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Benefits of Financing




Frequently Asked Questions

A municipal lease or lease-purchase agreement is an installment purchase, conditional sale, or lease with an option to purchase for nominal value. It may also be referred to as a municipal lease.

  • Preservation of capital dollars for other projects for which leasing is not an option
  • Enables improvement of cash flow
  • Incorporates flexible structuring to meet budget needs
  • Low rates resulting from tax-exempt basis
  • Spreads out the cost of an asset over the useful life of that asset or project
  • No voter approval or tax increase to constituents in most jurisdictions

A “Bank Qualified Issuer” is an issuer that issues less than ten million ($10,000,000) dollars of tax-exempt obligations other than “private activity bonds” as defined in Section 141 of the Code, excluding certain “qualified 501(c)(3) bonds” as defined in Section 145 of the Code, during the calendar year.

The majority of our finance contracts are master leases, so adding an additional piece of equipment or schedule for the lessee generally doesn’t require full underwriting.

Generally, all that is needed is a signed credit application, quote(s) for the equipment, and the two most recent years of audited financials.

The lessee holds title to the equipment unless prohibited by state law. Vehicles are titled in the lessee’s name with the lessor listed as lienholder. On equipment, a UCC is filed with the lessor listed as the secured party.

We can finance a transaction as low as $5,000.00.

Yes, a state or local entity may enter into a rental type agreement, however:

  • Since there is no intent of ownership, it cannot be priced as a tax-exempt issuance under the guidelines of IRS Section 103.
  • Depending on the type of collateral, there may be concerns about who holds title, and whether there are liability concerns.  This is usually the case for any rolling stock or machinery.
  • In this type of agreement, our parent bank, KS StateBank, would generally only be interested in taking assignment of the payment stream and would not hold any FMV position at the end of the rental term.

A state or political subdivision qualifies for tax-exempt leasing. Political subdivisions include cities, towns, counties, and other municipalities. They may include other state entities such as school districts, special purpose districts (fire, parks, utility, water, etc.), hospitals, agencies, authorities, boards, and commissions.

According to the IRS Section 103, an entity must possess one of these three “powers” in order to issue tax-exempt obligations:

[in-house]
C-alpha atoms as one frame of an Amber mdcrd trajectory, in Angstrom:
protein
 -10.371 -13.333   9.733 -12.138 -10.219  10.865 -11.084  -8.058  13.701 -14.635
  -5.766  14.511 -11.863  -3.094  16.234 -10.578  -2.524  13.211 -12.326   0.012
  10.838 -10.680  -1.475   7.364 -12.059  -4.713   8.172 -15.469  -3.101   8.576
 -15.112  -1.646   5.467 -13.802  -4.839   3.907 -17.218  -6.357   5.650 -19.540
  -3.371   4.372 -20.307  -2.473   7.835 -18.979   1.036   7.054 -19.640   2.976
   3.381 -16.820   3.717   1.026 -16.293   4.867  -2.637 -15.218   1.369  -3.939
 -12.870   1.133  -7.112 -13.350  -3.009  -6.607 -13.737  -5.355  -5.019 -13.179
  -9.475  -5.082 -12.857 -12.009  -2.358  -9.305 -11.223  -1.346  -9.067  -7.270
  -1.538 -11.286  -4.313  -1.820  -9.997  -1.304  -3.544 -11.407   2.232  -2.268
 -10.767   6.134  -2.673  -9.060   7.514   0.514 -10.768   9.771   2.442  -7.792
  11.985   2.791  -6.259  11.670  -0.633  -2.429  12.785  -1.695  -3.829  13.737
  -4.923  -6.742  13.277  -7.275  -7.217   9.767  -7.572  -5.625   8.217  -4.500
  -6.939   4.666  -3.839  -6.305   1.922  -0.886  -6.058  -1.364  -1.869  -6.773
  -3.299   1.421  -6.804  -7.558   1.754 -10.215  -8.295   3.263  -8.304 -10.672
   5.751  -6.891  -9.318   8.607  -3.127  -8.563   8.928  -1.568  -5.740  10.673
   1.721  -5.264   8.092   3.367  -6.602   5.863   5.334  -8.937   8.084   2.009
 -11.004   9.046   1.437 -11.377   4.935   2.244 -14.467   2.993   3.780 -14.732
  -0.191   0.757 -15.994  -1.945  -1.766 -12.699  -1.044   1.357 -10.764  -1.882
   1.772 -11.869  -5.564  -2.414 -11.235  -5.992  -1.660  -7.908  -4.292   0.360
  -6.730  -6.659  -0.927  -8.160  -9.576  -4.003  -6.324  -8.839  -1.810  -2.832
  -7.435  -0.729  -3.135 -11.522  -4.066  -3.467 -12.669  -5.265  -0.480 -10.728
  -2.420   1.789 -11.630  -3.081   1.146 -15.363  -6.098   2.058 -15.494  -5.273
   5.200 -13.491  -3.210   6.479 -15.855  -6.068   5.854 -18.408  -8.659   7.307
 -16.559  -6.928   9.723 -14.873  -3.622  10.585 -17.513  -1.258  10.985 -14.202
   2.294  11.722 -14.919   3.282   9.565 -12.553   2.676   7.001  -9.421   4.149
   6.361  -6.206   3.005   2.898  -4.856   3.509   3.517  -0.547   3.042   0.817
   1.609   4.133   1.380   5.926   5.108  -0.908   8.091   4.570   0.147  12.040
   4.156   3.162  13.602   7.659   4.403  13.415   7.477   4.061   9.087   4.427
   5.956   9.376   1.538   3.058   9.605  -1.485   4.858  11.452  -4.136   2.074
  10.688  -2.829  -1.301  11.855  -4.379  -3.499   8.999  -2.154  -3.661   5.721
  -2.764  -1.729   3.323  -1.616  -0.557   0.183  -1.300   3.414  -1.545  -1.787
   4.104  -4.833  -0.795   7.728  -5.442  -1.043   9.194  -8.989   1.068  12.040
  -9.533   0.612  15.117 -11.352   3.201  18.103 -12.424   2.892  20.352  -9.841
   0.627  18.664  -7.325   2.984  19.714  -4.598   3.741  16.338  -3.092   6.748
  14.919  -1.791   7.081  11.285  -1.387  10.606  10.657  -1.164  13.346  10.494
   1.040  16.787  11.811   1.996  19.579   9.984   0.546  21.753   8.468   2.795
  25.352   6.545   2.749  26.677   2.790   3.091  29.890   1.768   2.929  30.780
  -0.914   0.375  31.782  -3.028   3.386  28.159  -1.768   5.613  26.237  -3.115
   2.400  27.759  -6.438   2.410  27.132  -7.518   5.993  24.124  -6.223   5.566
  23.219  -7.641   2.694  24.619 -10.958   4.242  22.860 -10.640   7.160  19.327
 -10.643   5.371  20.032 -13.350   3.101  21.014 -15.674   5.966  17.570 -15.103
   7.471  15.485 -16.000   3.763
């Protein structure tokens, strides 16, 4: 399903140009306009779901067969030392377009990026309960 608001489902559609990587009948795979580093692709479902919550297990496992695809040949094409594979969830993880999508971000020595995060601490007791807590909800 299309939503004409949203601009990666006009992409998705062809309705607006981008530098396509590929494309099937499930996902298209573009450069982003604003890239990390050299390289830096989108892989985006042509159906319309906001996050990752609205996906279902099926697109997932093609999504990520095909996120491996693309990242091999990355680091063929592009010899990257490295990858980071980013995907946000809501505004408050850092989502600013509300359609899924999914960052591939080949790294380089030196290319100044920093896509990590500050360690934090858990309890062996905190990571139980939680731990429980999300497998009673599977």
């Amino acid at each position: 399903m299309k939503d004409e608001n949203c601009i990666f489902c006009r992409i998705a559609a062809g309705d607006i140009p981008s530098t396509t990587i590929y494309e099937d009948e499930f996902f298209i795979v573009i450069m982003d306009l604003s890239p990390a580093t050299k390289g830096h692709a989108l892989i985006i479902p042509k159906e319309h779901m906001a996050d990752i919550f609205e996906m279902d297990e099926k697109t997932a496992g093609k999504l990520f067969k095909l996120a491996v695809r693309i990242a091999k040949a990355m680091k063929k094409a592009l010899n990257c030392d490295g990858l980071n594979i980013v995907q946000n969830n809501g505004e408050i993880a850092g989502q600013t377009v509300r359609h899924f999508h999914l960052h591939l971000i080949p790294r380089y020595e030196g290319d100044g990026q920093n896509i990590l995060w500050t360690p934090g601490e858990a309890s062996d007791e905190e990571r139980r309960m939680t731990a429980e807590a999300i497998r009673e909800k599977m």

• The power to tax
  • Police power
  • The power of eminent domain

Yes - As part of the Government Obligations Contract, Purchase Option Price amounts are listed at each payment due date. The Purchase Option Price is provided so the contract can be terminated early to save on future interest costs and is not a pre-payment penalty.

Not necessarily. Although many qualified issuers are exempt from sales tax, with regards to lease purchase financing, the term “tax-exempt” is referring to the fact that, if the transaction is structured properly, the lessor is exempt from paying income tax on the interest income from the transaction which allows the lessor to offer lower interest rates to their customers.

Yes, a VFD purchasing fire apparatus, building, or remodeling a fire station qualifies for lower, tax-exempt rates. But the VFD must first complete IRS requirements in order to qualify for a tax-exempt rate. Equipment such as SCBAs, turnout gear, rescue tools and ambulances do not qualify for the same rate.

A non-appropriation clause enables the lessee to terminate the lease agreement at the end of the current appropriation period without further obligation or penalty. This may be done only in cases where the lessee was unable to obtain funding for future payment obligations on the lease. The non-appropriation clause enables the lessee to account for the lease obligation as a current expense instead of debt.

Municipal leases are for equipment used for essential, traditional government purposes, and the type of equipment allowed varies by state law and entity type. Equipment commonly financed under municipal leases includes fire apparatuses, ambulances, police vehicles, school buses, sewer trucks, snow plows, computers, construction equipment, and energy efficient projects.

Not-for-profit organizations created under Section 501 (c) (3) of the Internal Revenue Code do not qualify directly as issuers of tax-exempt obligations but may be eligible with a sponsoring governmental unit. Not-for-profit organizations benefiting from tax-exempt leasing include:

  • Health care (hospitals, clinics, nursing homes, life care centers)
  • Education (colleges and universities, preparatory schools)
  • Museums
  • Research centers

A tax-exempt lease is a “net lease,” which means that the lessee is responsible for these types of expenses. However, the lessee may contract with the equipment supplier to provide maintenance and other services. These costs may be included in the financing.

Baystone Government Finance is the government and non-profit lending division of KS StateBank.

Contact us for a quick quote.


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